Sawstop cabnet saw nearing reality

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FWW had a short write up about the first pre-production sawstop cabnet saw.
More pictures at www.sawstop.com. I didn't like thier efforts to force the technolgy on all saws, but applaud them building a better mousetrap.
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http://pages.cthome.net/edhome
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Ed Pawlowski writes:

IIRC, they were taking orders, with pre-production saw models sitting on the floor, at IWWF in '02. That's well over a year ago, and I'm not sure why anyone would write those saws up as "new" pre-production models.
Charlie Self "If you want to know what God thinks of money, just look at the people he gave it to." Dorothy Parker
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Two years+ is a long time to wait if you need or want a new saw. I looked at their web page. Price of the saw seems OK, but they I noticed, the fence is optional. Gets pricey all of a sudden. I'd like to see it in production a reasonable cost for those that want to buy them, not be forced into it. Ed
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Ed Pawlowski notes:

Yeah. Me, too, but their attempt at forcing it down people's throats really turned me off. When you discover the number/percentage of digit removal accidents on a table saw and compare such costs with the overall cost of the SawStop, you have to wonder a bit. Yes, it's a tragedy to the guy who loses a finger or 2. But why should it cost me, and 10,000,000 other table saw owners, $700 or so each to keep a dozen such people from losing a digit annually.
That forced marketing is probably impossible, anyway, but it would sure stir up immediate interest in the used table saw markets. Something like 20 years ago, Black & Decker estimated that there were at least 10,000,000 table saws in the U.S. which is where I got the above figure as well. At that time, the hobby was a minor one, relatively speaking. Today, whoooweee!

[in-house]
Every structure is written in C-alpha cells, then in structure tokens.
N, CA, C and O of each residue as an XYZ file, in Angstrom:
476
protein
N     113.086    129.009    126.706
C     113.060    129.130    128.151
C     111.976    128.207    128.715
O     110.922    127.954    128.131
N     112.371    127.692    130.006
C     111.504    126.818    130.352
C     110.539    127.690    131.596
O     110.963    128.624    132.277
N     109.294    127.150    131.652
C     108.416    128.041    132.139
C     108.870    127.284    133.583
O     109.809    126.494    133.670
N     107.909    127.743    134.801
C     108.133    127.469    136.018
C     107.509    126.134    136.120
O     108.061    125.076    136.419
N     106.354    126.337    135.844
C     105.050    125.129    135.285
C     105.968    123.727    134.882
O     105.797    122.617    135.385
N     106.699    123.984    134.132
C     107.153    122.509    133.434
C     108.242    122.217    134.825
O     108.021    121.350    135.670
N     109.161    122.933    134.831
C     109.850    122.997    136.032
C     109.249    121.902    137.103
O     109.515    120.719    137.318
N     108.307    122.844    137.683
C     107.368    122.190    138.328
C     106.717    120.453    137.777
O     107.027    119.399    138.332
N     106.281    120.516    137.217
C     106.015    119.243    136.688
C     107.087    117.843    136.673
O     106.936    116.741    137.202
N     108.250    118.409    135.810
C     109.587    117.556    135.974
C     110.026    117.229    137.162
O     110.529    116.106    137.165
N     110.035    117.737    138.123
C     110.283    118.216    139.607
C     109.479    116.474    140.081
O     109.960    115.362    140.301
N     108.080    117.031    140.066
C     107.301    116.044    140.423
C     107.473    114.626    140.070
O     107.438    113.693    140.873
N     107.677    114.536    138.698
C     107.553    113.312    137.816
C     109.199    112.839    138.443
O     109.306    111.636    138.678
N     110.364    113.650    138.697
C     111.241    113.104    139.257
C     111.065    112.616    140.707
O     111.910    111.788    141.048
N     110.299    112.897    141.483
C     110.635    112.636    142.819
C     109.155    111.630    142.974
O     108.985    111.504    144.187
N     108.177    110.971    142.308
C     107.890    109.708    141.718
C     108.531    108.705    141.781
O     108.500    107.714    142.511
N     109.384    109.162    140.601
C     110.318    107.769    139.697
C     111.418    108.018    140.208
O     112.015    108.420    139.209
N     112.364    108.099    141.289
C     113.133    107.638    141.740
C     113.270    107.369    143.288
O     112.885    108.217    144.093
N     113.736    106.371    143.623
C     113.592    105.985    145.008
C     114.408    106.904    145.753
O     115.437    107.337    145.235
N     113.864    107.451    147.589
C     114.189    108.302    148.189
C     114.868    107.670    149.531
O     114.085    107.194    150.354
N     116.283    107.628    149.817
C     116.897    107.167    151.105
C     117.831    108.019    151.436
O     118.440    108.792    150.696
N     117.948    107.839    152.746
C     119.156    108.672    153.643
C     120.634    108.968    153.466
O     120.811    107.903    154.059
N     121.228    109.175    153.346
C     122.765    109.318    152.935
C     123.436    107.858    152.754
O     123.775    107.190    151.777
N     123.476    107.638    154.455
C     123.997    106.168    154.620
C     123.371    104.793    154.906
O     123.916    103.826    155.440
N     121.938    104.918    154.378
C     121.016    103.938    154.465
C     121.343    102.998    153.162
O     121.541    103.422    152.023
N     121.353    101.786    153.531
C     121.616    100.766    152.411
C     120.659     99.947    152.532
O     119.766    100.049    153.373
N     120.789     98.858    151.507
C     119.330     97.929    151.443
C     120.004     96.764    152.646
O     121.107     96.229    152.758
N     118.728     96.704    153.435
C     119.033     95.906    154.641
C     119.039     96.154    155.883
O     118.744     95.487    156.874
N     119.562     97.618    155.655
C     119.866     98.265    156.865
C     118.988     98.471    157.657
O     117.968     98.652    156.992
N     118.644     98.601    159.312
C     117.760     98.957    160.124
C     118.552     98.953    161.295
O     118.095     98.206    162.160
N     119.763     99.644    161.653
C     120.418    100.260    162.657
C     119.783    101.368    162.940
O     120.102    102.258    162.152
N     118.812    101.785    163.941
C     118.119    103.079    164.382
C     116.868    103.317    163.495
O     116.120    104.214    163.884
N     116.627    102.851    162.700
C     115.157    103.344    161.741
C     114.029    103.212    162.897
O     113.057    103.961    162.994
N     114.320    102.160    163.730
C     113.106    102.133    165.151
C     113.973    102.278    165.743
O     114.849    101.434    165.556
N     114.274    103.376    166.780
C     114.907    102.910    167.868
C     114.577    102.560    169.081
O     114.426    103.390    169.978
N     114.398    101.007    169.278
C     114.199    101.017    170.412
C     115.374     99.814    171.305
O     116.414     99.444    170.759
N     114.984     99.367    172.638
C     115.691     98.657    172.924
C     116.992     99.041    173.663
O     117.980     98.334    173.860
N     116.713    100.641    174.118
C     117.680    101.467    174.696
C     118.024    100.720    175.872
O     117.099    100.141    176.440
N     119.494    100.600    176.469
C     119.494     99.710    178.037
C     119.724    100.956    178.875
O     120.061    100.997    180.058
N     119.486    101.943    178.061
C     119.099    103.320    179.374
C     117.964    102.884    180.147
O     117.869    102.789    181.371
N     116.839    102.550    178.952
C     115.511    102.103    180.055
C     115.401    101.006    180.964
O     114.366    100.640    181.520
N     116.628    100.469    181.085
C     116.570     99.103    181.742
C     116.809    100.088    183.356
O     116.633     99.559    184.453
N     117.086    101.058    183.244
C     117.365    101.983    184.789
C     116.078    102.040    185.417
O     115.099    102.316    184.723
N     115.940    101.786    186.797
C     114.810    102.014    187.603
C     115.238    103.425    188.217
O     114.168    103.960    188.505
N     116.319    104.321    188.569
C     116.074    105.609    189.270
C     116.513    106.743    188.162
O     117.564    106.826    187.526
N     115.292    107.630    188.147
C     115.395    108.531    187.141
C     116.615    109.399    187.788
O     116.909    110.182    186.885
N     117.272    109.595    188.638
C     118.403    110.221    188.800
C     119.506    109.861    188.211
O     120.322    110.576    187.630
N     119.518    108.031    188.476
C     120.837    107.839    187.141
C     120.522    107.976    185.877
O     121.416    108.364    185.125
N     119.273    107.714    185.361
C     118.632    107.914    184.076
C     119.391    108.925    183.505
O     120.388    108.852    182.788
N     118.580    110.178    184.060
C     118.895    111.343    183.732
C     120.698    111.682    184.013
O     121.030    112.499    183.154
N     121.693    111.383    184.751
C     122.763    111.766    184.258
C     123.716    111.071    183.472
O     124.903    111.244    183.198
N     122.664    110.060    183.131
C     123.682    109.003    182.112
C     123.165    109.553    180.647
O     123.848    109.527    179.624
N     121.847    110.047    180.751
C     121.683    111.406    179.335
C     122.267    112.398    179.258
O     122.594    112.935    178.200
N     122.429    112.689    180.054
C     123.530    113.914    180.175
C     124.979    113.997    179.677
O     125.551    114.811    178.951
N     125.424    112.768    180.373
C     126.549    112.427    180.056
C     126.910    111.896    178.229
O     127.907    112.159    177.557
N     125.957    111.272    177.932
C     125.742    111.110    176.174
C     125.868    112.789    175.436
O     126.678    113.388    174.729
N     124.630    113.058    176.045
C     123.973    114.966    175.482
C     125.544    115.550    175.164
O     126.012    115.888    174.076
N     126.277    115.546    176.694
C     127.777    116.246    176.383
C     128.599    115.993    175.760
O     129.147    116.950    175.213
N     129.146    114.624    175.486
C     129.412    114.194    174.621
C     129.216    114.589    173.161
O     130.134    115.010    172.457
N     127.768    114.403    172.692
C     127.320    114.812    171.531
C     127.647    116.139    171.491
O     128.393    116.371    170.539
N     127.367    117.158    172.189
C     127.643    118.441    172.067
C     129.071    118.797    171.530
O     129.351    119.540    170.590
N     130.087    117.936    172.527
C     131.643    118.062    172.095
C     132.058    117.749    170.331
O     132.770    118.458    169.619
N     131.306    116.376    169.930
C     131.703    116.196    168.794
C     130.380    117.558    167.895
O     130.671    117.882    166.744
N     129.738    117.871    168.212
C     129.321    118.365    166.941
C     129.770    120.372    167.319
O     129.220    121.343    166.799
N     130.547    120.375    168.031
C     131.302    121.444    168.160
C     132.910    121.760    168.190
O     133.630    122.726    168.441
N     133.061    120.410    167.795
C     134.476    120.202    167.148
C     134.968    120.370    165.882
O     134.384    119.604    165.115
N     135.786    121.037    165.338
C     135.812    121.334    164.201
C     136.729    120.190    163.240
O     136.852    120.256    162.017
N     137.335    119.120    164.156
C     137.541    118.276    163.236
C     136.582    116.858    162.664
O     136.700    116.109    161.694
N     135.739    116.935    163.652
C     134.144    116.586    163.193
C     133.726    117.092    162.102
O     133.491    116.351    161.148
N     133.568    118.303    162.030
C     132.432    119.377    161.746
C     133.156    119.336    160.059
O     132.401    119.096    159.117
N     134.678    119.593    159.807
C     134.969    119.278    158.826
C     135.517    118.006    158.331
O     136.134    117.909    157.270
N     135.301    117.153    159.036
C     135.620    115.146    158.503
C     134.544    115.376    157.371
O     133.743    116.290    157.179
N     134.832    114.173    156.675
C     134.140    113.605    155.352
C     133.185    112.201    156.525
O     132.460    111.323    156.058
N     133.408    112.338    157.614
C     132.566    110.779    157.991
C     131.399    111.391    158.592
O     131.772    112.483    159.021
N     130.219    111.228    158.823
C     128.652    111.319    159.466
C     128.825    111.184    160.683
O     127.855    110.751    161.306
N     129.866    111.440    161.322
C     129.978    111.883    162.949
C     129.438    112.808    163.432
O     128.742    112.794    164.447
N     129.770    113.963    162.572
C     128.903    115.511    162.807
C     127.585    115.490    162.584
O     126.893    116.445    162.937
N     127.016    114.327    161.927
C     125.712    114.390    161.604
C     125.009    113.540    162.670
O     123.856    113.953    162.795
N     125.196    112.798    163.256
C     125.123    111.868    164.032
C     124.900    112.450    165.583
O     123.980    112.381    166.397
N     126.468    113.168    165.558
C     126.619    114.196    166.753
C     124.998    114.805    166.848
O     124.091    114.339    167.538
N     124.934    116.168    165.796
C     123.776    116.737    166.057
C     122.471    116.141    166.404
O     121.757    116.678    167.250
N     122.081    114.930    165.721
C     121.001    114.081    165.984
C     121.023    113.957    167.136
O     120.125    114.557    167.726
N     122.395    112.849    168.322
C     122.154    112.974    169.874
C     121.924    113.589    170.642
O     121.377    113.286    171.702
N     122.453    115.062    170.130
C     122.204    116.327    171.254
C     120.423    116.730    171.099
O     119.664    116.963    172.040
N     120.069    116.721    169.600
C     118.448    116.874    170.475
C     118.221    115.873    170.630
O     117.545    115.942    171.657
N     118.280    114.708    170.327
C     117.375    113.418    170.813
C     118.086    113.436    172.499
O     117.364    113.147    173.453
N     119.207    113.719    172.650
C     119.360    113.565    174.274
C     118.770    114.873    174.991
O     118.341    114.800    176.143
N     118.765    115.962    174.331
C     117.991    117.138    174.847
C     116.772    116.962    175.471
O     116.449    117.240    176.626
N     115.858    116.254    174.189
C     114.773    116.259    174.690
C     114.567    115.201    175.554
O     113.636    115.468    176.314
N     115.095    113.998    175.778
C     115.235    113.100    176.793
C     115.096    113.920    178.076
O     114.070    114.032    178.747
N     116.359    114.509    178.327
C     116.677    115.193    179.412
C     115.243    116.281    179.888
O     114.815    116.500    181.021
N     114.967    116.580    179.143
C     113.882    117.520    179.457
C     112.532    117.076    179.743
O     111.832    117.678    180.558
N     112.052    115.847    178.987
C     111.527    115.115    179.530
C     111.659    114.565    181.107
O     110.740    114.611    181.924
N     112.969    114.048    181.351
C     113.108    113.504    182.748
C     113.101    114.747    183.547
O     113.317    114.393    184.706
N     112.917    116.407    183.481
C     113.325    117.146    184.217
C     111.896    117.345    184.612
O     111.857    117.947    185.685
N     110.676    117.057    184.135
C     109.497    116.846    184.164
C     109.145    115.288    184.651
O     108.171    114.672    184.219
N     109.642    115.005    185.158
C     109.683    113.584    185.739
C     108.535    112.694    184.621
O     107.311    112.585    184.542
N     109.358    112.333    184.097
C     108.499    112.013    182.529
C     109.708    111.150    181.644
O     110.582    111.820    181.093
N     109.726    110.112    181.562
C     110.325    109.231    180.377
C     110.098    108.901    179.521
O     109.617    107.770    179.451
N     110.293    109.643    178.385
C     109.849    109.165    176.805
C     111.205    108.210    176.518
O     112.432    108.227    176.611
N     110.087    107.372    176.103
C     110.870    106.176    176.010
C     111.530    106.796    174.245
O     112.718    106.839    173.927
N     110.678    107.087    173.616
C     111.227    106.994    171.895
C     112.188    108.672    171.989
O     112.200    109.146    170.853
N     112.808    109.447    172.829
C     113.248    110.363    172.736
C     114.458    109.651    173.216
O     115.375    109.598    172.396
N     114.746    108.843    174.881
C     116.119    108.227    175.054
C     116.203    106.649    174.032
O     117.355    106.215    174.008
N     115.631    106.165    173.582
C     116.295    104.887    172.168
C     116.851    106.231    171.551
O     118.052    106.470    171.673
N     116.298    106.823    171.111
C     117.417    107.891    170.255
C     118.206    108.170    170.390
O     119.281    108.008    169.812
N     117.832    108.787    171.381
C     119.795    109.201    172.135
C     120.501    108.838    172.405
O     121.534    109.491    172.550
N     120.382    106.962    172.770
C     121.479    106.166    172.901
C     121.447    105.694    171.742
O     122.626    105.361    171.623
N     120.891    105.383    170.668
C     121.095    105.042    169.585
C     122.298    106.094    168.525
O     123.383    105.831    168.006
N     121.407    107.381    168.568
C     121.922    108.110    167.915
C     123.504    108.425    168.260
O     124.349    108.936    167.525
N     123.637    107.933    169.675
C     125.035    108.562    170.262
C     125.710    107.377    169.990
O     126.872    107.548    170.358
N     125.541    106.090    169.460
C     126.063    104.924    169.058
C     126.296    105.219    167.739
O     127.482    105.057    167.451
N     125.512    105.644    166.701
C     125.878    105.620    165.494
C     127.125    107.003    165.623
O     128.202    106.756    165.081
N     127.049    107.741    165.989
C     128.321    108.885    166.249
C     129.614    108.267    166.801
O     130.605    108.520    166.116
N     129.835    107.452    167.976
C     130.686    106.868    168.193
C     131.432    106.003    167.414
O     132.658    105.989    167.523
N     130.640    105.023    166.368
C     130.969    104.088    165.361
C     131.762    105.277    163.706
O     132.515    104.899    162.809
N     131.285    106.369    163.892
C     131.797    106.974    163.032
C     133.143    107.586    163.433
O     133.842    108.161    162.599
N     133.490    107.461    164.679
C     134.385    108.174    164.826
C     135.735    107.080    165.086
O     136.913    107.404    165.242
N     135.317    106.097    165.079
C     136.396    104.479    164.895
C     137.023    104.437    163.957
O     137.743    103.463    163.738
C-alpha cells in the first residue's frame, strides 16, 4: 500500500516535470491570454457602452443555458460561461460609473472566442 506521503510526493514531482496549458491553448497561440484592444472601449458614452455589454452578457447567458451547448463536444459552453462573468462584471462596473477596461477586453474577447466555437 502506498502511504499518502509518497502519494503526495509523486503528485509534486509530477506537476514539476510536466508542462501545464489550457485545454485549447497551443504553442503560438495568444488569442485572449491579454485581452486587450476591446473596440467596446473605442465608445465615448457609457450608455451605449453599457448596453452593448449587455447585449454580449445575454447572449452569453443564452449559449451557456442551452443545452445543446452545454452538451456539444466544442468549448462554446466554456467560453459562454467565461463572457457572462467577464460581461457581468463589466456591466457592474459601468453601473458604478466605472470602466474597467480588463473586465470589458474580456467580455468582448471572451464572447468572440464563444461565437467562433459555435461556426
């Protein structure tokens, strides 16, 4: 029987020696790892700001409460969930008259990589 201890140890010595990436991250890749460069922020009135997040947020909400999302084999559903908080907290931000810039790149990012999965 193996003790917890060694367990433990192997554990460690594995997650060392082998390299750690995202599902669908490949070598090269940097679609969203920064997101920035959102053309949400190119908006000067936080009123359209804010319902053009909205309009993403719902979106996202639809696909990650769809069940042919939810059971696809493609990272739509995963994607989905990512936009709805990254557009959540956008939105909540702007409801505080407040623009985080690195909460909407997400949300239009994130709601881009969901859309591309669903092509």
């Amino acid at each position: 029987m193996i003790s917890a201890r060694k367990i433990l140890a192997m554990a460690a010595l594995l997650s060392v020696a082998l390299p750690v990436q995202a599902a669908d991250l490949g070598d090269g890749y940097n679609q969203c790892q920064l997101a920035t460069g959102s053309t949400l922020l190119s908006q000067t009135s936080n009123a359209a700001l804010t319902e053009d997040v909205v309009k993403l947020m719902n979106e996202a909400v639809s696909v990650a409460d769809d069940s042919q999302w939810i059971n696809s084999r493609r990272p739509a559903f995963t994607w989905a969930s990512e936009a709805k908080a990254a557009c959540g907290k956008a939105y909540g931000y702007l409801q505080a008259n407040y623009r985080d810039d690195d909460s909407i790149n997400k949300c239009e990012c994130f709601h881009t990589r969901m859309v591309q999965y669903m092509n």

The biggest problem seems to actually be fear of loss, not actual loss, of a digit. I'd like to see some accurate, and certified, figures on table saw ownership versus amputation, or partial amputation, injuries, which seem to be all the SawStop is aimed at preventing. But I still wouldn't want legislation telling me that the next time I got a table saw, I'd have to double its price to pay for safety equipment I won't buy on my own.
Charlie Self "If you want to know what God thinks of money, just look at the people he gave it to." Dorothy Parker
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This saw technology is being developed for the long term. Should this technology succeed, it will become a required feature on all saws of every application.
Examples of this type of marketing abound. Seat belts, airbags, anit-lock brakes, life jackets, emergency locator beacons, anti kickback, guards of every size and shape.
Trust me when I say, as soon as the technology makes it past the commercial world where OSHA and the insurance companies force it on all machines operated by employees, it won't be long before its on every saw.
Dave

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TeamCasa writes:

I can just see dropping a bandsaw blade below the table instantaneously.

You're writing of life and death or major injury situations there, applying to many thousands of deaths or injuries. That simply is not the case with amputation and partial amputation injuries.

When will it "make it past the commercial world" when it can be forced on every saw? It may be required on commercial saws, but damned few tablesaws sold are commercial use models, in comparison to the overall market.
Charlie Self "If you want to know what God thinks of money, just look at the people he gave it to." Dorothy Parker
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But wouldn't most folks already own a suitable fence?